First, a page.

To think, there was a time when, if asked who'd host the most anticipated concerts at the turn of the millennium, the Eagles wouldn't even be on the list. Not because people didn't love them - quite the opposite, in fact - but their 1980 tour ended with members of the band literally threatening to beat each other up after leaving the stage.
So the reunion of Don Henley, Glenn Frey, Joe Walsh, Don Felder and Timothy B. Schmit was a surprise to many - including the band themselves. (Their 1994 album, a mix of live tracks and new studio recordings, was appropriately titled Hell Freezes Over.) Even more striking - and enough to make Satan keep shivering - was that the reunion stuck: the group kept touring through the '90s, and reunited with previous members when they were inducted into the Rock and Roll Hall of Fame in 1998.
While the Eagles' reunion tour produced eye-popping box office grosses, there were some skeptics when the group announced they'd take the stage at the Staples Center in Los Angeles as 1999 turned into 2000. Tickets were pricey - up to $1500 - and a few similar star-studded events had flopped. (One New York ticket, Celebration 2000, was slated to feature Sting, Aretha Franklin, Chuck Berry, Tom Jones and others; every ticket holder got refunded after the show failed to sell through.)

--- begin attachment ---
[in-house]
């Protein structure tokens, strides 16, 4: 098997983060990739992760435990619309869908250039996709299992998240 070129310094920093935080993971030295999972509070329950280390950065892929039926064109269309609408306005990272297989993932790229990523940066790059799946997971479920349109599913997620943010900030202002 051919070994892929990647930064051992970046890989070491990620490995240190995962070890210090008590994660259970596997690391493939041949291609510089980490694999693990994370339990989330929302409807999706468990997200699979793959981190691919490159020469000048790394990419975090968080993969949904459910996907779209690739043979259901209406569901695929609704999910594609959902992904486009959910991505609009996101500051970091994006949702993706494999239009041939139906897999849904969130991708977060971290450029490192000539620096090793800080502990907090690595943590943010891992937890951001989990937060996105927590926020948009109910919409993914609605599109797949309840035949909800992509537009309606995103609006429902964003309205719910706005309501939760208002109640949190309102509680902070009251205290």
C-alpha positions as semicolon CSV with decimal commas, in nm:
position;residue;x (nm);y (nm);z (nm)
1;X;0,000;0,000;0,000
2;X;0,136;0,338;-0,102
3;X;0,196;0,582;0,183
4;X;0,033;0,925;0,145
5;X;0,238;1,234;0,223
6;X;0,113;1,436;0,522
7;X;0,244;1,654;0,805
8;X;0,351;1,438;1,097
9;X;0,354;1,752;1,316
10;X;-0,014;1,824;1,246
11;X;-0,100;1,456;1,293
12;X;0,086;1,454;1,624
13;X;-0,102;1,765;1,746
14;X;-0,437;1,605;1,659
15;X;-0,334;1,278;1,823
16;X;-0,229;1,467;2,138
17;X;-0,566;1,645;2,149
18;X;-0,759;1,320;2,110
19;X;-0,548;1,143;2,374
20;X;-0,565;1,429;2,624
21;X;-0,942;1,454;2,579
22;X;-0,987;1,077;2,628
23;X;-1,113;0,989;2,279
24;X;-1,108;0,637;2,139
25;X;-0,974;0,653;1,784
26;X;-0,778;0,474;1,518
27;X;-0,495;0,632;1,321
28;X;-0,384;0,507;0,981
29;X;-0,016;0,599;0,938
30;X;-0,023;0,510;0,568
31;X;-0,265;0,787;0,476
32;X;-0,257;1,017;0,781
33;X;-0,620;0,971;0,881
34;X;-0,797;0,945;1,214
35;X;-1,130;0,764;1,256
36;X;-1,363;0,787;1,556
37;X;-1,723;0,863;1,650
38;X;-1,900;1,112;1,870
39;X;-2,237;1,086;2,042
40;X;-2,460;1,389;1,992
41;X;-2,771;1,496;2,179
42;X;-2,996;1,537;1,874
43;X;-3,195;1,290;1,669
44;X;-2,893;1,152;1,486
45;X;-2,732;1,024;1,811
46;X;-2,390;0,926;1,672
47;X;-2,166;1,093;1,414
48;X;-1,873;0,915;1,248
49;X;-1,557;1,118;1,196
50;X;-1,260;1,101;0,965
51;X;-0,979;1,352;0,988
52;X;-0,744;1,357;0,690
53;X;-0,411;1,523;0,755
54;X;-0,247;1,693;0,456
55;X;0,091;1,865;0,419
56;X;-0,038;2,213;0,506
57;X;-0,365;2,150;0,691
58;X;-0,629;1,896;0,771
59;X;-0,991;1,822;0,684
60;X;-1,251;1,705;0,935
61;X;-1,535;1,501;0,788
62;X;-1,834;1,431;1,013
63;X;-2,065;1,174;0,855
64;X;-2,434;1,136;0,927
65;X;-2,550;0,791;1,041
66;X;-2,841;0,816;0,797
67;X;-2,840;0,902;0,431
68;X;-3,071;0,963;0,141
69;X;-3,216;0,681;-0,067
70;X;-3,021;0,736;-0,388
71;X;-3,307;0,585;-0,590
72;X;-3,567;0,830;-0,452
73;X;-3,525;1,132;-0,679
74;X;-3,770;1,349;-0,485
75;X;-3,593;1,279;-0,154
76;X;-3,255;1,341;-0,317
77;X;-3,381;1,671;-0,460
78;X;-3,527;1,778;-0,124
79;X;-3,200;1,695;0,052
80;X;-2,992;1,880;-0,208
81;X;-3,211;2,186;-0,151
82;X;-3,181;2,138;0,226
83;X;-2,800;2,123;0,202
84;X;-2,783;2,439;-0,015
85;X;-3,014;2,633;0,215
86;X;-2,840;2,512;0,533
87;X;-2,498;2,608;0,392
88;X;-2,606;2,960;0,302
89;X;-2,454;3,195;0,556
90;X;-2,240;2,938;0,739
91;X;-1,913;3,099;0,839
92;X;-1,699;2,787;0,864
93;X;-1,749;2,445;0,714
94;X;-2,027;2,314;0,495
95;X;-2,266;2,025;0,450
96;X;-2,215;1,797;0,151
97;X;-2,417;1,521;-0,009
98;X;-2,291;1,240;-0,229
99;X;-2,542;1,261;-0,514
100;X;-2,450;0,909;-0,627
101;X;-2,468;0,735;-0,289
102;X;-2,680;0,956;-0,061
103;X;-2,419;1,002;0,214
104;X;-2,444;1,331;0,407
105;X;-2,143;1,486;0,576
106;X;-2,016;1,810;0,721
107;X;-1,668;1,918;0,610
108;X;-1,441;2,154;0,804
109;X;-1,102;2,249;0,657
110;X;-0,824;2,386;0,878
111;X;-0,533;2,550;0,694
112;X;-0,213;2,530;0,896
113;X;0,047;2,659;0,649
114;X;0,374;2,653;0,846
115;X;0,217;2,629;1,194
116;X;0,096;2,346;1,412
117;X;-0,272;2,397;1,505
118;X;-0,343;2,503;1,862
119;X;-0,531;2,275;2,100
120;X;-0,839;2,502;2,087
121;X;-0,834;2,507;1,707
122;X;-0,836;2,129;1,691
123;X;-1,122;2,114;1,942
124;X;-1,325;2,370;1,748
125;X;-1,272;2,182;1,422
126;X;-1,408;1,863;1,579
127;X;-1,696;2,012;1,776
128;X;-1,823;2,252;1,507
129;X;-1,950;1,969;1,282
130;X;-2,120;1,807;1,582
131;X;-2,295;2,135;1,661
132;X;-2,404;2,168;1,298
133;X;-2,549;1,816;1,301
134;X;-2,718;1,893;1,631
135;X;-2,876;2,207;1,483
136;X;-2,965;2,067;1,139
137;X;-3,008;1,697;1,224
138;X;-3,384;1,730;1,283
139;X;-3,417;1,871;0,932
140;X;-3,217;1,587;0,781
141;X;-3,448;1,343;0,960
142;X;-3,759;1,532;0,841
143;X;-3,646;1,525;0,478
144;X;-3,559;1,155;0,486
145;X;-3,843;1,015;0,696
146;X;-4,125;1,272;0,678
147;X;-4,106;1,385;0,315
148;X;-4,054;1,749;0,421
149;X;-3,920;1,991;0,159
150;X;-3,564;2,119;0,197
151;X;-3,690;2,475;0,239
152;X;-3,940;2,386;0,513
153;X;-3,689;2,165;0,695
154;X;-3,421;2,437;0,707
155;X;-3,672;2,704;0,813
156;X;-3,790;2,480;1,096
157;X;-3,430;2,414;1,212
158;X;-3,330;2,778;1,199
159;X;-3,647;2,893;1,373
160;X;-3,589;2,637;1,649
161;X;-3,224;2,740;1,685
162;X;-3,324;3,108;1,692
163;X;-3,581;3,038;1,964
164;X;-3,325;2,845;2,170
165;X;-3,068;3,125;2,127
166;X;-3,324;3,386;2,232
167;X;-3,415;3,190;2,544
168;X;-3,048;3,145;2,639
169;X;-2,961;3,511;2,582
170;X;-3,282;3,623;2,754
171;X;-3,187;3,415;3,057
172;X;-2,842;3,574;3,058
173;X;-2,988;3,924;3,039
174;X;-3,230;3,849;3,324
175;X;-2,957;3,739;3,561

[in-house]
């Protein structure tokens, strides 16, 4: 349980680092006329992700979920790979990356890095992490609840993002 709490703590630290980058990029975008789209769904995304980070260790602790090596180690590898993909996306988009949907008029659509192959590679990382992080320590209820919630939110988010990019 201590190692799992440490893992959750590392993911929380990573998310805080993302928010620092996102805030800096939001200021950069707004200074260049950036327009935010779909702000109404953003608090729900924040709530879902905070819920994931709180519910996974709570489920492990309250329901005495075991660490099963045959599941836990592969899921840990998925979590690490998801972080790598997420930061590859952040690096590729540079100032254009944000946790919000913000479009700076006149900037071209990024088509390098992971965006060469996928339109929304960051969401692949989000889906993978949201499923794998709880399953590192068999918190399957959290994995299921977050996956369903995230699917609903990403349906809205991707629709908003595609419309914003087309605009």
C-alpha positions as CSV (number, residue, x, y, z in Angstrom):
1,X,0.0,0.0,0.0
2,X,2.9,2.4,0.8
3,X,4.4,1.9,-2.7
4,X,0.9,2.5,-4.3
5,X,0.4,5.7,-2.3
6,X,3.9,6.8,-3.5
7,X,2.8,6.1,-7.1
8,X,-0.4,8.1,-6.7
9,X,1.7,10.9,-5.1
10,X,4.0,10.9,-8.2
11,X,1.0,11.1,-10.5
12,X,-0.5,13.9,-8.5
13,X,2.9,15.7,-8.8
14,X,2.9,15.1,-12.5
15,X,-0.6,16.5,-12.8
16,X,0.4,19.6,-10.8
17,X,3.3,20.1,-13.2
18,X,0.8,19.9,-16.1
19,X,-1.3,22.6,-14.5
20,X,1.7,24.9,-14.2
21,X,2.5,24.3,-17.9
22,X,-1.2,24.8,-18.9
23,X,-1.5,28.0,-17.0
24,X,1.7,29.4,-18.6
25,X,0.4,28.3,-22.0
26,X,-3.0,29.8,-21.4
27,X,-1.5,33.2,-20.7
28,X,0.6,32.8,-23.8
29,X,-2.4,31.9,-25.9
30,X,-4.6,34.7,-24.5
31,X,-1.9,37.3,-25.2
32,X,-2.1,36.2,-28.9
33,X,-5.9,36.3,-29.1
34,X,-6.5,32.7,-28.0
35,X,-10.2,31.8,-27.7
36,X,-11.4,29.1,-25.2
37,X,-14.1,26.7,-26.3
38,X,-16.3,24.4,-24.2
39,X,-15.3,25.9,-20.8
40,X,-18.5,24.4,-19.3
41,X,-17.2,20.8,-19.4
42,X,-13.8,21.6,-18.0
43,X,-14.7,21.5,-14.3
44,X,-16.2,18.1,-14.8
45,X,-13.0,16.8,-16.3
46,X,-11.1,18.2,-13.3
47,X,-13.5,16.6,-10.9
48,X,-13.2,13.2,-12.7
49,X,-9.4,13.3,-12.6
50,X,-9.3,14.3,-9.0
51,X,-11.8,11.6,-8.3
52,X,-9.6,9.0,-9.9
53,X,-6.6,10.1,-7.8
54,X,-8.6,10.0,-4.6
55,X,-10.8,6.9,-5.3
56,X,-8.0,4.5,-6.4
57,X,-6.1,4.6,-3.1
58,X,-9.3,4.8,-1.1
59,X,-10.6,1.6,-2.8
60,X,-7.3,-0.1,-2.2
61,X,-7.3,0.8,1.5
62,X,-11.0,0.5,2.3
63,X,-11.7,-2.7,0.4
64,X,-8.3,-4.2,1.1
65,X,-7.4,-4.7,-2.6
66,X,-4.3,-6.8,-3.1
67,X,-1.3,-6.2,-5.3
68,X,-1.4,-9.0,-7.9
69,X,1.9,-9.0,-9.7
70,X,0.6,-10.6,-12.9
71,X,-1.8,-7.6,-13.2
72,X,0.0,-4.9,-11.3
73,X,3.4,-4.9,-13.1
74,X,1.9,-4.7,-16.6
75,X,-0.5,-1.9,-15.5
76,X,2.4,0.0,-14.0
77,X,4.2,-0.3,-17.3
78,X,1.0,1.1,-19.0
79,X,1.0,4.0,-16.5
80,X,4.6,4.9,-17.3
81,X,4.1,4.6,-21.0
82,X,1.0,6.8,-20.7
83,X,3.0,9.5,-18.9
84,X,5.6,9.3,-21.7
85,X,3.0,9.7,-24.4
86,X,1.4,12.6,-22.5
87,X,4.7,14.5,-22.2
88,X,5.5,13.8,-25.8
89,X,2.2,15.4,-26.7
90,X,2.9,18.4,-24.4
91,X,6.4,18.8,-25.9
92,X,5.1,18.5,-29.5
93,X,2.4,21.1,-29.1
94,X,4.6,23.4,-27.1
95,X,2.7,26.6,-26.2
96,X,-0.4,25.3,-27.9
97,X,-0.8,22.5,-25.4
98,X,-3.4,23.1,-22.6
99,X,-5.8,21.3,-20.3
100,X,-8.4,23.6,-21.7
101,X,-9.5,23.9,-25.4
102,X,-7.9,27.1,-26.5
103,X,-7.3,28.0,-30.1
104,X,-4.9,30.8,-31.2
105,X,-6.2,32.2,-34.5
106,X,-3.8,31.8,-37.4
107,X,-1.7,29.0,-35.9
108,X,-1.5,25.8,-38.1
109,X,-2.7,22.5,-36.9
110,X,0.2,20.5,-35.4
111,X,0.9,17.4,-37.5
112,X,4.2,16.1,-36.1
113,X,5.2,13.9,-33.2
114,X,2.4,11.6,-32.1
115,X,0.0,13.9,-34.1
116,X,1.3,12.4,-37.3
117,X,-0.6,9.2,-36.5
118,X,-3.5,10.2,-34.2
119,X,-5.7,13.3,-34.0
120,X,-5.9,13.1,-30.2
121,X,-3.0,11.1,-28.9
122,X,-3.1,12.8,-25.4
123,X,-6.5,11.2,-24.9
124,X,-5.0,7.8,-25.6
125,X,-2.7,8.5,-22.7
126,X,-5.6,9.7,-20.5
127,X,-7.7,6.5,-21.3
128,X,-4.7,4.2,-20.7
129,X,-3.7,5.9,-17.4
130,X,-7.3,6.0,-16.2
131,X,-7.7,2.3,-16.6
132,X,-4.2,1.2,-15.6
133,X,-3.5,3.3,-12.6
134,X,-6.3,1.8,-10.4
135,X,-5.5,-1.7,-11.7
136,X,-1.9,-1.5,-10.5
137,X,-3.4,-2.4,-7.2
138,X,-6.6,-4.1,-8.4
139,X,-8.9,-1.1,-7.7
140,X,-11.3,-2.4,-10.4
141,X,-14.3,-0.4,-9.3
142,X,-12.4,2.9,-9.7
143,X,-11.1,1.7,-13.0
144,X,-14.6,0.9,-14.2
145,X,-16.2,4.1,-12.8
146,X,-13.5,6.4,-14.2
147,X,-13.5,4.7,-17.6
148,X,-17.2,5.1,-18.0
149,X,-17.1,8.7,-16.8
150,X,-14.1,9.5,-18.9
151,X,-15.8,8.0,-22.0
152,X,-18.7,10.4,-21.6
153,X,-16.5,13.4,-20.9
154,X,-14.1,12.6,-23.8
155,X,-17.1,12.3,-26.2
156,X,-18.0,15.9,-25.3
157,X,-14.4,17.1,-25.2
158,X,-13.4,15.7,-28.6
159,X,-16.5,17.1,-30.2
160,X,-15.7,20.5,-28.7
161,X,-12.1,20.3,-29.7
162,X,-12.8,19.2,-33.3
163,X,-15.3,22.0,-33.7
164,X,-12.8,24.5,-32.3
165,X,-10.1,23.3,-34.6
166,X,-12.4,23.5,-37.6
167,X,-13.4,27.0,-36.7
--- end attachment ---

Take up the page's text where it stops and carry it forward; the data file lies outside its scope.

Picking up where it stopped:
Listening back to the show now - it was included in the Selected Works 1972-1999 box set and is newly available on vinyl for the first time as The Millennium Concert - it's clear that none of that ticket drama, real or imagined, mattered to the band. They were there to play, and play they did. Hits like "Hotel California" (cast once again as an electric tune after its unplugged rework on Hell Freezes Over), "Peaceful Easy Feeling" and "The Best of My Love" mixed with deep cuts ("Those Shoes" from The Long Run, "Victim of Love" from Hotel California) plus solo cuts from Henley ("Dirty Laundry," "All She Wants to Do is Dance") and Walsh's pre-Eagles outfit The James Gang ("Funk #49"). The group even broke out both sides of their 1978 single "Please Come Home for Christmas" and "Funky New Year" (with some newly-rewritten lyrics addressing the band's break-up and makeup.)
The Eagles kept flying into that new millennium, albeit without Felder, leading to some acrimonious legal activity. But their transmission from one epoch to another is an excellent listen - one that deserves a place on your shelf.
The Millennium Concert is now available on vinyl from Rhino Records. Classic Rockers readers can get 20% off at Rhino.com with the promo code "EAGLES20."